Reviewed by Jeffrey B. Remz
ne of many positives that can be stated about Lake Street Dive is that when it comes to consistency, this band is spot on.
While you may not exactly know what you're going to get song-wise from LSD, you know the quality is there time after time after time.
It all starts with lead singer Rachael Price. Stating the obvious, Price has a powerhouse voice as she amply demonstrated throughout the 92-minute show. Price can go jazzy, soulful, poppy, Americana-ish, even Burt Bacharach ("Anyone Who Had a Heart," a 1964 hit for Dionne Warwick) with whatever comes her way, and does it without showing off. Price had her stage mannerisms down pretty pat too with hand movements and a kick into the air to punctuate the songs and dancing about the large stage.
Yet, LSD has never been all about Price. All five band members played key roles from keyboardist Akie Bermiss, who took lead vocals a number of times, including "Alone Again," to the sometimes sharp, but never overdone guitar chops of James Cornelius. Mike Calabrese remained as sure handed as ever on drums and also got to sing. Mainly upright bassist Brittany Kearny kept the bottom moving while also helping out on backing vocals.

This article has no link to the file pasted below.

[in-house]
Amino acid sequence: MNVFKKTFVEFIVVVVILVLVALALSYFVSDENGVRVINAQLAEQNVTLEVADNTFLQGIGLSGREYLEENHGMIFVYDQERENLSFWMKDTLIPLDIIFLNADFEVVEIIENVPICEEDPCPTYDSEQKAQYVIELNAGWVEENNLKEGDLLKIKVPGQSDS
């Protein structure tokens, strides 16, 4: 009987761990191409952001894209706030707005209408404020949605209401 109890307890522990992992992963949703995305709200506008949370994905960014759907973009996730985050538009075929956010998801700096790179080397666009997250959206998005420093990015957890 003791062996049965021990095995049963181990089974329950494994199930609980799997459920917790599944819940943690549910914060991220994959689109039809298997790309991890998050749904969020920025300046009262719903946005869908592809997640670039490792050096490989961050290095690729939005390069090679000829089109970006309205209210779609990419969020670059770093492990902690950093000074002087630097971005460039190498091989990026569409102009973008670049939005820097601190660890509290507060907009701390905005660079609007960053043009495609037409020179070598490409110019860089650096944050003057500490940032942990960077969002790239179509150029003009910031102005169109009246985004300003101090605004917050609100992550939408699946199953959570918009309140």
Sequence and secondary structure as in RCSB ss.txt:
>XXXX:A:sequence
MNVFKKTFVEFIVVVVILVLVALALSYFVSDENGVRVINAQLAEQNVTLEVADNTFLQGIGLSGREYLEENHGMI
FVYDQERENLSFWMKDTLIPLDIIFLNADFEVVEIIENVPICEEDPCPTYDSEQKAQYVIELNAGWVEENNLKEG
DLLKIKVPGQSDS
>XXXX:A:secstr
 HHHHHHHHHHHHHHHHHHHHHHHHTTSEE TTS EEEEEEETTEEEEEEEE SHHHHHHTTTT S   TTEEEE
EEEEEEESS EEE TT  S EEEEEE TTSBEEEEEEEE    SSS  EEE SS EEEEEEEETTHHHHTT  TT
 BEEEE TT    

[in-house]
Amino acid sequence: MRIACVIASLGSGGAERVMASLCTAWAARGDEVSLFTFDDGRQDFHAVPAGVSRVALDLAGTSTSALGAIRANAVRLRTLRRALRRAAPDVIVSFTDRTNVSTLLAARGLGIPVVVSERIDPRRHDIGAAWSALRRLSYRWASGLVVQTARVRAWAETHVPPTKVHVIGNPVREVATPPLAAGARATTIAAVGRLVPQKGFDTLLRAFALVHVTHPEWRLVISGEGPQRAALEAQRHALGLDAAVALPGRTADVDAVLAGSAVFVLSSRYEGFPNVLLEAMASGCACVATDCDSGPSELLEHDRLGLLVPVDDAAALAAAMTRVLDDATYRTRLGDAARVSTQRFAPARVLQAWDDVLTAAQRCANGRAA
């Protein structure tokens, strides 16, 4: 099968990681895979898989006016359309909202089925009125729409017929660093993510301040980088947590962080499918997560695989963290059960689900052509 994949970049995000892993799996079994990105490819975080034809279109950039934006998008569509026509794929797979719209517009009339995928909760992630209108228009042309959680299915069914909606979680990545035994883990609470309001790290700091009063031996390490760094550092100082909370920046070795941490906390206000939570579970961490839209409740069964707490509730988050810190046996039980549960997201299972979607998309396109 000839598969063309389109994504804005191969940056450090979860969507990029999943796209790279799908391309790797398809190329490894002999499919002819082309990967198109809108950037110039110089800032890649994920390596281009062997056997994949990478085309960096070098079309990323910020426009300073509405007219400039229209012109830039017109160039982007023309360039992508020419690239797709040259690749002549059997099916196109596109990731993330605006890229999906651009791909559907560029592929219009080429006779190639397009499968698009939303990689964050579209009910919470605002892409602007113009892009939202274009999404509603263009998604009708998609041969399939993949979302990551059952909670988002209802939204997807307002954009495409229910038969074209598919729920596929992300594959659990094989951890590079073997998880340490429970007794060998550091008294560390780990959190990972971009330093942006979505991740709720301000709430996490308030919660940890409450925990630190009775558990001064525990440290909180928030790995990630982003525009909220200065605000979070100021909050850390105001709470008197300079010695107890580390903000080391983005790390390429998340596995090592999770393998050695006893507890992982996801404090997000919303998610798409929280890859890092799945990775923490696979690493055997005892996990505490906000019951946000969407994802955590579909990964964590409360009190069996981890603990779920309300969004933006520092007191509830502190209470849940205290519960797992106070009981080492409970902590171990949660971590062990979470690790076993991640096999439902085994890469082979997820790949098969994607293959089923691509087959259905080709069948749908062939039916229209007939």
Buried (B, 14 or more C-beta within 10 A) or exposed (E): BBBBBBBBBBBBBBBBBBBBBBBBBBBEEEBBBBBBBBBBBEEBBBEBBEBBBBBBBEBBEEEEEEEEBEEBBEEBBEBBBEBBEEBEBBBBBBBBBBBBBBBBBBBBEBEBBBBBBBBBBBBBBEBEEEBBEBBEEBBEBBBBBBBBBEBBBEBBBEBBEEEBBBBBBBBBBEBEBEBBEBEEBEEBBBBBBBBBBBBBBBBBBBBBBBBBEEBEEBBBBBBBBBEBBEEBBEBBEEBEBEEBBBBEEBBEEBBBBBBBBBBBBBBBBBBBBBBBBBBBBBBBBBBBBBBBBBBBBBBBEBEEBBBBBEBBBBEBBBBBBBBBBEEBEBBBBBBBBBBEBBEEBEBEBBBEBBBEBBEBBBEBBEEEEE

Lake Street Dive emphasized its most recent release "Obviously" with the first three songs – the upbeat "Know That I Know," "Hypotheticals" and "Hush Money" – all coming from there.
LSD offered well-placed social commentary on "Being a Woman" with the lines:
"Being a woman is an uphill climb
80 cents on the dollar
And you need every dime
'Cause you've got a little baby
And she cries all the time
The strong woman bent continued with "Nobody's Stopping You Now" later in the show.
In a lighter way, Lake Street Dive into tried-and-true while emphasizing the woman who know what she wants with their hits "Good Kisser" closing the regular set and "You Go Down Smooth" the first of two encore songs.
Call this your typically predictable Lake Street Dive show...and that's a great thing.
Devon Gilfillian opened with a satisfying set of soulful sounds with a bit of the blues thrown into the mix. The Pennsylvania native started off with the slow burn of "Even Though It Hurts" before quickly turning up a few notches for the remainder of his 40 minutes on stage.
The set grew more forceful with the addition of keyboards on "Unchained" and a harder edge to the guitar playing.
Gilfillian wasn't content to stand still though as he then he took it way down on Marvin Gaye's antiwar song "What's Goin' On." Gilfillian released an entire tribute to the album, and here playing the biggest hit from Gaye's disc, did not set out to simply replicate the tried and true. And he struck a note of unity on "Love You Anyway."
Gilfillian had more than a little bit of Lenny Kravitz in his style as well by merging rock and soul particularly towards the close, receiving a well-deserved enthusiastic response from the crowd.